At some point during college, things like résumés, professional appearance and internships become priorities. Like Uncle Scar from Disney’s “The Lion King” says, “Be prepared.” If you aren’t prepared ahead of time, you will fall behind other students trying to do the same thing — land a job.
Preparation is a key factor. It’s important to know what can help and hurt you during those first few days as a new employee. Here are a few suggestions to prepare for your first day once you’ve landed a new job.
If you’re not sure what to wear your first day, try to remember what people were wearing the day you were interviewed. If you don’t recall what they wore, use the conservative approach — dress pants and a button-up shirt or blouse.
Don’t want to walk into the office thinking you are only an intern or entry-level hire who doesn’t need to know company details. An arrogant attitude will get you nowhere in the job market. Find out background information on what the company does, if they are publicly traded and if they’re doing something new in the coming year. Historical research is always good to know, but it’s the “happening now” information you should know beforehand.
You don’t want to stroll in your first day with bags under your eyes. Wake up well-rested, energetic and ready to face your first day on the job. Employers will be glad to know you put in the effort to make your first day a great experience.
Double check what time you should arrive to work and what time you are allowed to leave. You should have a clarified understanding of your work schedule and always be on time. Leave home at an appropriate time in order to handle traffic or uncertain weather conditions. Plan enough time in the morning to get ready, be out the door and on time for work.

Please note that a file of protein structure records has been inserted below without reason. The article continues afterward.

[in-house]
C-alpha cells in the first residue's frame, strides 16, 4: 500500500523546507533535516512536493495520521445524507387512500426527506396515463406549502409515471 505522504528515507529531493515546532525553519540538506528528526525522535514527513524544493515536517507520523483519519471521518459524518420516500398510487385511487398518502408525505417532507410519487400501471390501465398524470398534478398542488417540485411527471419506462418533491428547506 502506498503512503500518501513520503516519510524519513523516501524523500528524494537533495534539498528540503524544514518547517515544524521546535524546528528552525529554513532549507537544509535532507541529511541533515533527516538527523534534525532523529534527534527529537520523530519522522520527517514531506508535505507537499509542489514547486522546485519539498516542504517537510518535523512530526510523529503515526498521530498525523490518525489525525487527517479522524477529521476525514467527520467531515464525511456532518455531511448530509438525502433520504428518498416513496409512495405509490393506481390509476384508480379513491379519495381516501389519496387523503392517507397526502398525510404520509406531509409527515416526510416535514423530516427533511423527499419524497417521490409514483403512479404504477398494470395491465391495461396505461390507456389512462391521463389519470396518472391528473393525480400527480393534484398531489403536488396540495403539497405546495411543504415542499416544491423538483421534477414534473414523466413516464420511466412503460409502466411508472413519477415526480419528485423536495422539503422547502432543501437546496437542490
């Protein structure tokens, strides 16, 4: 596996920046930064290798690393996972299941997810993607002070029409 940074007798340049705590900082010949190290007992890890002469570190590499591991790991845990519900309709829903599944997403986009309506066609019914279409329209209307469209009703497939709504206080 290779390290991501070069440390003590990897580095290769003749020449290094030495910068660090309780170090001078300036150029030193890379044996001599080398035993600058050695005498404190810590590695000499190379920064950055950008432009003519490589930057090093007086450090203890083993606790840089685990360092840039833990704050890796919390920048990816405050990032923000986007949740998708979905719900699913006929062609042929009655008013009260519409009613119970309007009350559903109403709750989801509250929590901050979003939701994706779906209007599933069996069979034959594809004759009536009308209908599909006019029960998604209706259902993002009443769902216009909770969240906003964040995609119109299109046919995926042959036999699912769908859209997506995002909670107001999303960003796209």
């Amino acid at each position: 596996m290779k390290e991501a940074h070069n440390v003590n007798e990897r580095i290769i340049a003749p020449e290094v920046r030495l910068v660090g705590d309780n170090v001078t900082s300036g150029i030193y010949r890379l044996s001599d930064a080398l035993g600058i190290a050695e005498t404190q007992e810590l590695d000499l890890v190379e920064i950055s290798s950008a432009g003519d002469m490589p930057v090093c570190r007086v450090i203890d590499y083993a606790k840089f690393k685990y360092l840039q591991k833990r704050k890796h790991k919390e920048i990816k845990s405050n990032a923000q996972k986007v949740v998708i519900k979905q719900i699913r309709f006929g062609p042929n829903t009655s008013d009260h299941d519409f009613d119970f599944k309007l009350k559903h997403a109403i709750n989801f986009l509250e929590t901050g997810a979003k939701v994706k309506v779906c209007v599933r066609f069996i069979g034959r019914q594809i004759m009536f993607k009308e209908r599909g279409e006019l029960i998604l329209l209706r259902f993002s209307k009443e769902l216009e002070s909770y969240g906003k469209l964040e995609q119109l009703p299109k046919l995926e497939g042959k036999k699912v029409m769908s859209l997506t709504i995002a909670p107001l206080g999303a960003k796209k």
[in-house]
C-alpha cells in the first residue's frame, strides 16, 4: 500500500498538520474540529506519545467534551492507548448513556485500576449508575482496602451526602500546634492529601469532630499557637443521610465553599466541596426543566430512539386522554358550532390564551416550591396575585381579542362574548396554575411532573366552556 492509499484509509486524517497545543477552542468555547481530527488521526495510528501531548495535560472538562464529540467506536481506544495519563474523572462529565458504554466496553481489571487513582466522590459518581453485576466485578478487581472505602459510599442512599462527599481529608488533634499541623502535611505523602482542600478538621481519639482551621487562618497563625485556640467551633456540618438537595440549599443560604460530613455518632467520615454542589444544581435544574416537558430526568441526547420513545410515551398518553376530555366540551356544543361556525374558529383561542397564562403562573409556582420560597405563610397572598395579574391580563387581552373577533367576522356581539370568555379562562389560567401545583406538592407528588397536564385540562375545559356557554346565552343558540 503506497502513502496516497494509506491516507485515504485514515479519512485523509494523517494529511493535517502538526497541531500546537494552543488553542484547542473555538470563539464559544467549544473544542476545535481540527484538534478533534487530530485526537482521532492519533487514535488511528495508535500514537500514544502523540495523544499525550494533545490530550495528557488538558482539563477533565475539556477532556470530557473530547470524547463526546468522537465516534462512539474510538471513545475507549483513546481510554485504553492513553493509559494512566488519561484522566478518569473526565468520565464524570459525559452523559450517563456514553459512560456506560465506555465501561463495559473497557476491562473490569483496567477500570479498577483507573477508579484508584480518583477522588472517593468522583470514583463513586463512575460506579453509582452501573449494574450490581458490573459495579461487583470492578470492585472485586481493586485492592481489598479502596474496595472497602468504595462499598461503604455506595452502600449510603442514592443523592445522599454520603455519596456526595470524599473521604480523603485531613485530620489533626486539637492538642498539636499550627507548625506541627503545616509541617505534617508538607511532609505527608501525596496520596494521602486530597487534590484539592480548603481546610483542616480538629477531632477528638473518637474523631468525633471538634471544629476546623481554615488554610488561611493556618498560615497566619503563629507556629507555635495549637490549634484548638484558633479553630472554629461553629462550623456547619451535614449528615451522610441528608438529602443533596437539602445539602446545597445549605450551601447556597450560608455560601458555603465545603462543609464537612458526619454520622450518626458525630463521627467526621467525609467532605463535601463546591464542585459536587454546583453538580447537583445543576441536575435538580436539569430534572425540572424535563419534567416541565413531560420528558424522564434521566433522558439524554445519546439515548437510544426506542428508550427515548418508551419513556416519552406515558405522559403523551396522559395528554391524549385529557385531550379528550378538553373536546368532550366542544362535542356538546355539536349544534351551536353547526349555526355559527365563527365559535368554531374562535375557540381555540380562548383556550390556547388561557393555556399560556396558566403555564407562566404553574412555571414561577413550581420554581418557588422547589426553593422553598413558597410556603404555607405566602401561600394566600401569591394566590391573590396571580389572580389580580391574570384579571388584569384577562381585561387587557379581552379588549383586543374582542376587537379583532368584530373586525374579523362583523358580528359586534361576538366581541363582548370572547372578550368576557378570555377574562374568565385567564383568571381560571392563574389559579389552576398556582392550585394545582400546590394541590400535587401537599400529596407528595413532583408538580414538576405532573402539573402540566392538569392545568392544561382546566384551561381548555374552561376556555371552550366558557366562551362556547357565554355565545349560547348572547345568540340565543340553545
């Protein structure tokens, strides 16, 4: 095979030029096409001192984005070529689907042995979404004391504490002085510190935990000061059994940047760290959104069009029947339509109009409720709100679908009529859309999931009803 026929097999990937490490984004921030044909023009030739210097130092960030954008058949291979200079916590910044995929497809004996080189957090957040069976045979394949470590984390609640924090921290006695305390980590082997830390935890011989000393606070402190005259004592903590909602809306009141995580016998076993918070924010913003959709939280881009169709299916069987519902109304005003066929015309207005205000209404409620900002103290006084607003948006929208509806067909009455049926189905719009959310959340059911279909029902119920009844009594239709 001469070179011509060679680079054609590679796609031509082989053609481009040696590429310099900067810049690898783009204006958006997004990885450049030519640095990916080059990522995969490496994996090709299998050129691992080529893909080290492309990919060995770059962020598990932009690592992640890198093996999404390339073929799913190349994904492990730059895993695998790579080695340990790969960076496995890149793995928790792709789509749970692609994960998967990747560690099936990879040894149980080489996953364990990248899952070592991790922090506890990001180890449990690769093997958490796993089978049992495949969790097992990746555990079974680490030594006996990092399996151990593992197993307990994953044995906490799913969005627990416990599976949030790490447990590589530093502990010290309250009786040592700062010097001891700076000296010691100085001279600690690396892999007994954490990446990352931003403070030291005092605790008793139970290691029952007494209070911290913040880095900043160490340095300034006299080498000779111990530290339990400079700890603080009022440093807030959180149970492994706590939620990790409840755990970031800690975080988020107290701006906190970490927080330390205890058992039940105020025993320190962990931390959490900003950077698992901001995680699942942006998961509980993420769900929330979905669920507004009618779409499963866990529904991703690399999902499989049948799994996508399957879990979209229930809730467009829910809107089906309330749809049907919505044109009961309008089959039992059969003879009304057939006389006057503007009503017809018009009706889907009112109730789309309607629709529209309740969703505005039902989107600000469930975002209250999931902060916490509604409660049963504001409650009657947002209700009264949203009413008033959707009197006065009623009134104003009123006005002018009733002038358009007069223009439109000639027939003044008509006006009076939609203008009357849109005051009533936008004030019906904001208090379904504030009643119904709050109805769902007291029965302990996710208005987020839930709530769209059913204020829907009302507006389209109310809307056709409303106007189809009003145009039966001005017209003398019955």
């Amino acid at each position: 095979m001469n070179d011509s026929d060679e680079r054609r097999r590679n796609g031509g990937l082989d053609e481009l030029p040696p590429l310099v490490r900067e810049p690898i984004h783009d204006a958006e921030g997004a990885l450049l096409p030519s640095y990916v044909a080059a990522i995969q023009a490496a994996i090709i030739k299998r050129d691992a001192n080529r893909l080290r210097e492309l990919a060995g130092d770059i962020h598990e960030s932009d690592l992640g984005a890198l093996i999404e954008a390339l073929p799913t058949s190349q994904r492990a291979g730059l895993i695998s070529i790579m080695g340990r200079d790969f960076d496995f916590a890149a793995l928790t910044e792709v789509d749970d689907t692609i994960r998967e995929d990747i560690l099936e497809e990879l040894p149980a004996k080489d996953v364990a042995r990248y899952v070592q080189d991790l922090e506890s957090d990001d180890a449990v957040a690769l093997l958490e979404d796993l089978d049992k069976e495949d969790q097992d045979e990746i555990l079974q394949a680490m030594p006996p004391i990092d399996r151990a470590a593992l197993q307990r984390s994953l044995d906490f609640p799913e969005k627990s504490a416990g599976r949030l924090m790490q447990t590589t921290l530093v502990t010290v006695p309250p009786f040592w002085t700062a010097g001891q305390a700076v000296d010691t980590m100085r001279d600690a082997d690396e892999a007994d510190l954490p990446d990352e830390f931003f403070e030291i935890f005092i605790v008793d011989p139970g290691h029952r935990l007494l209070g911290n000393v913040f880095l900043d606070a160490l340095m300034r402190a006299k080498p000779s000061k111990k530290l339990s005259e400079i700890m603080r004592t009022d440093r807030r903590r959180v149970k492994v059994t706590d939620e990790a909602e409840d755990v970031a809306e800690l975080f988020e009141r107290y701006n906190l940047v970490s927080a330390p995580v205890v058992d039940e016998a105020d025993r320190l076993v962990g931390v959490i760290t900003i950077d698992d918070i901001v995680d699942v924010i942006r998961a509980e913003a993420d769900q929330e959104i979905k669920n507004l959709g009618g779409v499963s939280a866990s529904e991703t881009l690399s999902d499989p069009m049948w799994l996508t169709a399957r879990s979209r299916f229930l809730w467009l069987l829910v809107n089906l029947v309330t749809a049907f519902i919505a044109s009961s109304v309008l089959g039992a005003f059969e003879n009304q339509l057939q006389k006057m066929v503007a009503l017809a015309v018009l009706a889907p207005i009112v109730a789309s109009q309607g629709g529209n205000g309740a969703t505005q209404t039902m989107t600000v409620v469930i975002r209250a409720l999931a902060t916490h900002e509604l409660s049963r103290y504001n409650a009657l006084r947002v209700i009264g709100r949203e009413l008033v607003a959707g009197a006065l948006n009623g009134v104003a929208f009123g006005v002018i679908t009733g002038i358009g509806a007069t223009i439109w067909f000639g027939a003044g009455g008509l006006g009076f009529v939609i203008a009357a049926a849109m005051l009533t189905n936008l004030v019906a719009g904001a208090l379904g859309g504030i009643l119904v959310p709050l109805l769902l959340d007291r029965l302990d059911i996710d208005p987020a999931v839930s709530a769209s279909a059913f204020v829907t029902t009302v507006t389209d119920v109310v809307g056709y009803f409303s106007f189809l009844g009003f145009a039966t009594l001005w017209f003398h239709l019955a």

Don’t load up on a huge stack of pancakes and sausage, or worse, eat nothing at all, then expect to feel great during your first work day. Eat something light but substantial, like a bowl of cereal, some fruit or eggs and eat slowly. Don’t rush because that only makes you more anxious. Just relax, eat your breakfast and then head off to work.
While the first day of a new job often holds several surprises, research, preparation and initiative can help you better prepare and handle those unexpected surprises at a new job.
How do you prepare for the first day at a new job? What advice do you have for students starting new jobs?
Megan Gross is a junior at the University of Toledo majoring in marketing and minoring in communication. Megan was a reporter and editor for the Independent Collegian, University of Toledo’s student newspaper. She is currently a marketing intern at Therma Tru Doors, Inc. in Maumee, OH.